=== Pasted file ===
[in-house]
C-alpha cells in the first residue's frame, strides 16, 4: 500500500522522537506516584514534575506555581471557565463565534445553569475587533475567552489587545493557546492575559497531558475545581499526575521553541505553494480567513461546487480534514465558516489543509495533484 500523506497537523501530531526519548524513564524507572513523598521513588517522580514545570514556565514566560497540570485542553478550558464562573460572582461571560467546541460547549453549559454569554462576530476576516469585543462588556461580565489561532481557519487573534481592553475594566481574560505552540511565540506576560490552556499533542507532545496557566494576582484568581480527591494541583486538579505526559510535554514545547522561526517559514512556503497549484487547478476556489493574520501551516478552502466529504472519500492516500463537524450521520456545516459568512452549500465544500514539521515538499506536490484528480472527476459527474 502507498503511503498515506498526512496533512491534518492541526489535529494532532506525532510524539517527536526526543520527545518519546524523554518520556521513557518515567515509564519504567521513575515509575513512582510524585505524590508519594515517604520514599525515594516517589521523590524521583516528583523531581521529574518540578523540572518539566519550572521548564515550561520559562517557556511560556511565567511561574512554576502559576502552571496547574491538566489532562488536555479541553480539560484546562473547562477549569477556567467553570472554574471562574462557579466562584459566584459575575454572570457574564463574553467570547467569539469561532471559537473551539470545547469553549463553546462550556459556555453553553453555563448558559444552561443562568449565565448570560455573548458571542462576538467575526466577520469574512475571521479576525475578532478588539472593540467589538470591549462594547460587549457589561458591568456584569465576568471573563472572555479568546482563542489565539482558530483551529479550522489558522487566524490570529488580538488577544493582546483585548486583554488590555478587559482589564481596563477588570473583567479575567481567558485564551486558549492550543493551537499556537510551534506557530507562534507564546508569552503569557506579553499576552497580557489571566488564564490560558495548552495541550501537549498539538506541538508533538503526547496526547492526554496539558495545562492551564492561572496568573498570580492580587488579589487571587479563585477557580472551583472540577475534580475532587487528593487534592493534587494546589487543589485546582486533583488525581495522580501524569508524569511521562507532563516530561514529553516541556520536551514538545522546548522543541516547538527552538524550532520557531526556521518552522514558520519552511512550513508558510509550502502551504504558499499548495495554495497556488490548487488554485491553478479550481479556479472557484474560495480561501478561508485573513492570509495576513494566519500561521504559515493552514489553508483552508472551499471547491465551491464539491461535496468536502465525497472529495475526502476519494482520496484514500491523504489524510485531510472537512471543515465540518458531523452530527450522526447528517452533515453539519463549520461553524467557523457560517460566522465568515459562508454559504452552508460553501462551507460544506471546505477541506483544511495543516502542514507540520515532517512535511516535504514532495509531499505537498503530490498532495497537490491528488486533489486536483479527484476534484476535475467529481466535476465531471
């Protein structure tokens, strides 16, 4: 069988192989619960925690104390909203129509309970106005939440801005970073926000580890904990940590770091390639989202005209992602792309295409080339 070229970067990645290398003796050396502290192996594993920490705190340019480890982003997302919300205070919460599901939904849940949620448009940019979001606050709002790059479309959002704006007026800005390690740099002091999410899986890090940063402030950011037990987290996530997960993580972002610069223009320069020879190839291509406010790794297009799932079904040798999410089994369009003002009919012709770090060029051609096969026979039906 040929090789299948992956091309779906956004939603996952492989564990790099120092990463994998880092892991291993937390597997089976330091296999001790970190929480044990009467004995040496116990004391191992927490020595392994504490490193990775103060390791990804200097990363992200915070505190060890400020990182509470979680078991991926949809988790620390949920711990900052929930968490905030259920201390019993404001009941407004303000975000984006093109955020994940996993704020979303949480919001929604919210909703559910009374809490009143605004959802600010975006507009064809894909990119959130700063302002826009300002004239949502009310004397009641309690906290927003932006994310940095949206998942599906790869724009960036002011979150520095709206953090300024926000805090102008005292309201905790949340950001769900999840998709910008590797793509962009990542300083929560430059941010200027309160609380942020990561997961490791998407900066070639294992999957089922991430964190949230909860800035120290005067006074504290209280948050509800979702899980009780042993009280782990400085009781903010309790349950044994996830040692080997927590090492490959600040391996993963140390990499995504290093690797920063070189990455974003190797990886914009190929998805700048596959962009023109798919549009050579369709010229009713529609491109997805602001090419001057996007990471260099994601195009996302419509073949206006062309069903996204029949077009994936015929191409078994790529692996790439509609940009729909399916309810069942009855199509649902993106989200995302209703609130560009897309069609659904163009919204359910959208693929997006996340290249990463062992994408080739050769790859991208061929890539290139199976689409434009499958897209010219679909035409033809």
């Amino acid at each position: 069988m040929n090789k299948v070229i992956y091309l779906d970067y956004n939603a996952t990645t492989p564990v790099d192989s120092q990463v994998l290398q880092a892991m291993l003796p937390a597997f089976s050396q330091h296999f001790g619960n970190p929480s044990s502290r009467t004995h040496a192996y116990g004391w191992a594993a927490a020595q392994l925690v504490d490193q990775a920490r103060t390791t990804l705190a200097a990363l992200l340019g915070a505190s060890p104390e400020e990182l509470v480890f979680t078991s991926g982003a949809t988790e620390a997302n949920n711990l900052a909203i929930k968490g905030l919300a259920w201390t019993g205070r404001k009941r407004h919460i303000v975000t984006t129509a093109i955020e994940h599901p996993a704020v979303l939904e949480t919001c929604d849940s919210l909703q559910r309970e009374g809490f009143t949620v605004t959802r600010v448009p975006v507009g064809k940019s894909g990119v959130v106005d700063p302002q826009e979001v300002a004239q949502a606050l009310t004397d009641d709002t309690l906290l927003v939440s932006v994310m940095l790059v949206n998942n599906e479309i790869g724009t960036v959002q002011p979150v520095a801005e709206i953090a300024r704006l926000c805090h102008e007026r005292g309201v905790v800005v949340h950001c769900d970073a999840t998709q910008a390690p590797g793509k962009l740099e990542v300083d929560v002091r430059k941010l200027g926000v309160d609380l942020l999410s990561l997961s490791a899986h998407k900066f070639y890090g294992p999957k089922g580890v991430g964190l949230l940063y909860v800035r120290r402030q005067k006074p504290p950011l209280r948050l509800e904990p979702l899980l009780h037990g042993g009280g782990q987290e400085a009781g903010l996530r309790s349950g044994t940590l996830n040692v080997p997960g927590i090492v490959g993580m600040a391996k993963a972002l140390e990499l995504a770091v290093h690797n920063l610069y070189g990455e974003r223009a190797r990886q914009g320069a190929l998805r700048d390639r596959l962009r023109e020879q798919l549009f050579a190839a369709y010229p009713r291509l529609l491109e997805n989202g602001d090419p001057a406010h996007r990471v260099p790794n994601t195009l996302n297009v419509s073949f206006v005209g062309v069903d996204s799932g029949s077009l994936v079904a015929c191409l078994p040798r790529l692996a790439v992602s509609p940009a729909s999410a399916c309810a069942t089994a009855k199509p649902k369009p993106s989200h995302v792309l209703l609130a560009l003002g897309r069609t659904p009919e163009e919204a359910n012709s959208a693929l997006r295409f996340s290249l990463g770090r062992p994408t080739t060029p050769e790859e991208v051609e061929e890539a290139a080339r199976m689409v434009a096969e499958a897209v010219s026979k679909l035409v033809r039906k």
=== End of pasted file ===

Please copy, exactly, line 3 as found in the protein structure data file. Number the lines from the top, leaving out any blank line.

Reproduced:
């Protein structure tokens, strides 16, 4: 069988192989619960925690104390909203129509309970106005939440801005970073926000580890904990940590770091390639989202005209992602792309295409080339 070229970067990645290398003796050396502290192996594993920490705190340019480890982003997302919300205070919460599901939904849940949620448009940019979001606050709002790059479309959002704006007026800005390690740099002091999410899986890090940063402030950011037990987290996530997960993580972002610069223009320069020879190839291509406010790794297009799932079904040798999410089994369009003002009919012709770090060029051609096969026979039906 040929090789299948992956091309779906956004939603996952492989564990790099120092990463994998880092892991291993937390597997089976330091296999001790970190929480044990009467004995040496116990004391191992927490020595392994504490490193990775103060390791990804200097990363992200915070505190060890400020990182509470979680078991991926949809988790620390949920711990900052929930968490905030259920201390019993404001009941407004303000975000984006093109955020994940996993704020979303949480919001929604919210909703559910009374809490009143605004959802600010975006507009064809894909990119959130700063302002826009300002004239949502009310004397009641309690906290927003932006994310940095949206998942599906790869724009960036002011979150520095709206953090300024926000805090102008005292309201905790949340950001769900999840998709910008590797793509962009990542300083929560430059941010200027309160609380942020990561997961490791998407900066070639294992999957089922991430964190949230909860800035120290005067006074504290209280948050509800979702899980009780042993009280782990400085009781903010309790349950044994996830040692080997927590090492490959600040391996993963140390990499995504290093690797920063070189990455974003190797990886914009190929998805700048596959962009023109798919549009050579369709010229009713529609491109997805602001090419001057996007990471260099994601195009996302419509073949206006062309069903996204029949077009994936015929191409078994790529692996790439509609940009729909399916309810069942009855199509649902993106989200995302209703609130560009897309069609659904163009919204359910959208693929997006996340290249990463062992994408080739050769790859991208061929890539290139199976689409434009499958897209010219679909035409033809």